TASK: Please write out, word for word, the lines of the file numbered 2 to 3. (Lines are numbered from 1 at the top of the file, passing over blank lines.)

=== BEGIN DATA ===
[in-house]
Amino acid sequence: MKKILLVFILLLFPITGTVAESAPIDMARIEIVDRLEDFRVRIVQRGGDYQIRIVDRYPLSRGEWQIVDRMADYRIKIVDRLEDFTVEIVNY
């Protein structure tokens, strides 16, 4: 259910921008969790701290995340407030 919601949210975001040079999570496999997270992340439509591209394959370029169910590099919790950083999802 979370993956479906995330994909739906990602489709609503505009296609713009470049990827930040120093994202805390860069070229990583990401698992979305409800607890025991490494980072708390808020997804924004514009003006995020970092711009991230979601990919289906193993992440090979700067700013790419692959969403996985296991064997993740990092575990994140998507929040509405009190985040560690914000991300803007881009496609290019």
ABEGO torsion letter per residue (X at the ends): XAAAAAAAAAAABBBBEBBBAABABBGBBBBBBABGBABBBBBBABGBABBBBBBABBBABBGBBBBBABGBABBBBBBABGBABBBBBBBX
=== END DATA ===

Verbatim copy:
Amino acid sequence: MKKILLVFILLLFPITGTVAESAPIDMARIEIVDRLEDFRVRIVQRGGDYQIRIVDRYPLSRGEWQIVDRMADYRIKIVDRLEDFTVEIVNY
């Protein structure tokens, strides 16, 4: 259910921008969790701290995340407030 919601949210975001040079999570496999997270992340439509591209394959370029169910590099919790950083999802 979370993956479906995330994909739906990602489709609503505009296609713009470049990827930040120093994202805390860069070229990583990401698992979305409800607890025991490494980072708390808020997804924004514009003006995020970092711009991230979601990919289906193993992440090979700067700013790419692959969403996985296991064997993740990092575990994140998507929040509405009190985040560690914000991300803007881009496609290019």